As COVID-19 continues to impact the lives of many, concerns have arisen regarding how the virus will impact the upcoming November election. With divisive discourse rising about issues such as mail-in voting, voter suppression, and election security, many Americans find themselves at a crossroads as to how they can vote during this pandemic.
How to Vote
With the November election on the horizon, many voters are preparing to cast their ballots in favor of a presidential candidate. However, before this is possible, Americans must register to vote within their state’s timeframe and requirements. This is especially crucial for younger voters who will be turning 18 close to election day, often having to register through mail or online. Once this step is completed, researching candidates and political issues beforehand will ensure that the casted ballot matches the voter’s values and priorities.
“If voters are poorly informed about government policy, they will often make poor decisions,” said George Mason University law professor Ilya Somin. “They often support counterproductive or contradictory policies…delusion makes it very hard to do budget policy in a rational way.”
Universal Mail-in Voting
There are two ways to cast a ballot in the United States via mail, either absentee ballot or universal mail-in voting. Due to nine states and the District of Columbia making universal mail-in voting an option for the 2020 election, controversy has arisen regarding these ballots’ security. Those in opposition to mail-in votes argue that the method compromises democracy.
“I’ve been complaining very strongly about the ballots,” President Donald Trump said in a press briefing. “[T]he ballots are out of control. You know it. And you know who knows it better than anybody else? The Democrats know it better than anybody else.”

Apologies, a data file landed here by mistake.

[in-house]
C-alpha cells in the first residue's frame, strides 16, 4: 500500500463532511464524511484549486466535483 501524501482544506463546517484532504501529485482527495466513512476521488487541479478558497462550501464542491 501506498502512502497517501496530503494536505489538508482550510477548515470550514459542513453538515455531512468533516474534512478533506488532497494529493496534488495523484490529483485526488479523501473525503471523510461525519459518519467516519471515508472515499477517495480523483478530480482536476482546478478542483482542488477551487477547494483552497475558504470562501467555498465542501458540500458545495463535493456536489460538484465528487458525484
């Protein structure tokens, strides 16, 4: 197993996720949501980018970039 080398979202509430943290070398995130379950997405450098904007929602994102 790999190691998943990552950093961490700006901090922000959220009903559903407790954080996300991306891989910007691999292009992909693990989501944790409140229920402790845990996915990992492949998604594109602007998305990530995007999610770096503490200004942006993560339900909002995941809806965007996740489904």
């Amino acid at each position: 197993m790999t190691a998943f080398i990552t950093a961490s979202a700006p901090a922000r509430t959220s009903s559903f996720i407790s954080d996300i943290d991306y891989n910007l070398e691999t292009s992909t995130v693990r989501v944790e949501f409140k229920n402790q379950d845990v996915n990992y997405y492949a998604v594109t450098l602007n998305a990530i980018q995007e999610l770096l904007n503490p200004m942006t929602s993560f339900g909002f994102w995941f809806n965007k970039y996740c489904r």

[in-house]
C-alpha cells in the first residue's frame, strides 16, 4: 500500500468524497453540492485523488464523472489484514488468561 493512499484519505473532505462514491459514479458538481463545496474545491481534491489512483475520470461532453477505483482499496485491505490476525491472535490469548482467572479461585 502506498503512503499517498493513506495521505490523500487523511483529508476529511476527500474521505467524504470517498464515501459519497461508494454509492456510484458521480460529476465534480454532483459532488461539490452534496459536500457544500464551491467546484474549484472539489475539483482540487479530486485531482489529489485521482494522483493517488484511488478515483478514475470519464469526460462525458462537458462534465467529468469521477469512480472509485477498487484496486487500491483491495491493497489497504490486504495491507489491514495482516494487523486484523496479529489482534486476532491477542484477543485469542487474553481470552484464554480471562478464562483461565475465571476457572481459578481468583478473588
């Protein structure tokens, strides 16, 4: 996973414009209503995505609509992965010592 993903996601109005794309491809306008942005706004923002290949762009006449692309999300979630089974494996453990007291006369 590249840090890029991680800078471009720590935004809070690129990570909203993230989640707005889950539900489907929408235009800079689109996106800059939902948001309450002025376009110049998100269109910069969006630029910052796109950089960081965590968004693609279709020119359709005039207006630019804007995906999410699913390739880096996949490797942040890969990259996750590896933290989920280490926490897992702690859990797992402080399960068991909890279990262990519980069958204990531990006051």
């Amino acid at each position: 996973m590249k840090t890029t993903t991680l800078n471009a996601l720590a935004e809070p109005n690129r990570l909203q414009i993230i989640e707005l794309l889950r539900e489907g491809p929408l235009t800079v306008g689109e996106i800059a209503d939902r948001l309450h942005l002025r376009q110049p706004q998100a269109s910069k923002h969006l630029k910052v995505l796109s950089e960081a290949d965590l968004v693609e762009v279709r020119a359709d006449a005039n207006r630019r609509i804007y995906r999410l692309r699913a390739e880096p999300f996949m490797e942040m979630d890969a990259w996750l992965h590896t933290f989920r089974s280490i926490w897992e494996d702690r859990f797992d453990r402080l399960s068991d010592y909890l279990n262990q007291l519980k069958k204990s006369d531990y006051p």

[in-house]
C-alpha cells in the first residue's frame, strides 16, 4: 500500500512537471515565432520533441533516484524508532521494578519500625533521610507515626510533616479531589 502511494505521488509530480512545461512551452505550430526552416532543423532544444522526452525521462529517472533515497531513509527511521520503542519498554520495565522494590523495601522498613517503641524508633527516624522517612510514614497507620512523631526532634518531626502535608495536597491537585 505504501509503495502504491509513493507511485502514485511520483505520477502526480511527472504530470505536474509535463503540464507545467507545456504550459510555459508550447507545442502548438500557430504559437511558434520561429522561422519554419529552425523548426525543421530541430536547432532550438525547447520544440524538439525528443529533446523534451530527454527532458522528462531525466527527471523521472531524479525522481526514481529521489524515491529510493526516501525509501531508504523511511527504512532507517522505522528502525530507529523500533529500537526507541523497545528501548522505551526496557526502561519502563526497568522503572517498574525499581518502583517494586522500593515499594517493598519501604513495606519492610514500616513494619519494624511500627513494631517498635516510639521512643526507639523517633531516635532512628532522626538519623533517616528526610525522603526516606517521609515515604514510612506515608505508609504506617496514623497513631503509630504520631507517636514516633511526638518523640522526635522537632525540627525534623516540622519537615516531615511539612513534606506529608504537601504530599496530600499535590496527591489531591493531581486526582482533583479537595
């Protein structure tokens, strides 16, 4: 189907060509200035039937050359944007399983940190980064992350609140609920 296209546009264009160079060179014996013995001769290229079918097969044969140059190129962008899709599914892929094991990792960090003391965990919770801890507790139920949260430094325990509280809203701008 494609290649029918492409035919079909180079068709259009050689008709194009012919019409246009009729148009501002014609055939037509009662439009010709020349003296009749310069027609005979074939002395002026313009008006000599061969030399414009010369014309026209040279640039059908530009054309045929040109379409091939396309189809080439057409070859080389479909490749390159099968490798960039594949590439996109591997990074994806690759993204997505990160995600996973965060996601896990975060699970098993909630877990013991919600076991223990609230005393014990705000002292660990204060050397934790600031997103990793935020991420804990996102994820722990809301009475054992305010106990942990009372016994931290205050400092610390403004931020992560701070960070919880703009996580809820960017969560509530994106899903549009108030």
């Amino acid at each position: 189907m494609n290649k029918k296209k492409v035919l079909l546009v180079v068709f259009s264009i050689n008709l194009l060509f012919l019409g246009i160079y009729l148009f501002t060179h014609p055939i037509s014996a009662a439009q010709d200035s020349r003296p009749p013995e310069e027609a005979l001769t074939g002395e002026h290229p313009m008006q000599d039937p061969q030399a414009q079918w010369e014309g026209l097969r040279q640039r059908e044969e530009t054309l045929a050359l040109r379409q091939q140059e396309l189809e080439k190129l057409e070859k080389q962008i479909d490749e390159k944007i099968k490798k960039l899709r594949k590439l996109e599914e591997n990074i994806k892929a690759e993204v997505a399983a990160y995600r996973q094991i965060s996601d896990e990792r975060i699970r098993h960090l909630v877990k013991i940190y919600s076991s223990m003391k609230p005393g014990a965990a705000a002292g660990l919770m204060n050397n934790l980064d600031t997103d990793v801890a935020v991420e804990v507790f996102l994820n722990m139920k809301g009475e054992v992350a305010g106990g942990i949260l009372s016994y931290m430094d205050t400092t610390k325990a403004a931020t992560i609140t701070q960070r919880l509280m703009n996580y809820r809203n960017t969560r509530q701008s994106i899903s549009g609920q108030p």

Those who are in favor of expanding mail-in voting argue that the service is crucial for a fair and safe election.
“Voting by mail is safe and secure,” said former Vice President and Democratic presidential nominee Joe Biden in a tweet. “And don’t take my word for it: Take it from the President, who just requested his mail-in ballot for the Florida primary on Tuesday.”
As lawmakers continue to debate the logistics of the election, legislation, such as The Natural Disasters and Emergency ballot act, has made its way to the Senate. This bill would allow all registered voters to vote by mail or no-excuse absentee ballots, amongst serval other benefits.
“We don’t know, as much as we’d like to, what’s going to happen in November,” said the author of the Natural Disaster and Emergency Ballot Act, Senator Amy Klobuchar. “But the safe bet is that this will still be around in some form, and we need to plan ahead and allow people to vote safely at home.”
As concerns of the legitimacy of mail-in ballots continue to spread, some representatives have brought to light the phenomenon of double voting, with President Trump urging South Carolina rally attendees to vote twice in the November election, once by mail and once at the polls.
“You have to make sure your vote counts,” Trump stated. “Because the only way they’re gonna beat us is by doing that kind of stuff.”
Contrary to the president’s suggestion, double voting is illegal nationally, with punishments differing by each state. Despite the concern raised, there is limited research to suggest that double voting is a current threat to the 2020 election. According to voting expert and Loyola Law School law professor Justin Levitt, when voting fraud occurs, it’s usually due to a singular individual committing the act, rather than a large scale phenomenon.
In fact, after investigating all claims of voter fraud, Levitt found that since 2000, only 31 ballots have been linked to voter fraud. Nonetheless, voter rights activists are concerned about the rising skepticism of the American electoral system, especially since in the 2020 election more people will vote by mail than ever before.
“Even in the middle of a pandemic,” said Aunna Dennis, Director of Common Cause, in her statement. “Perhaps especially in the middle of a pandemic — voters should be able to rely on the systems that select our elected officials.”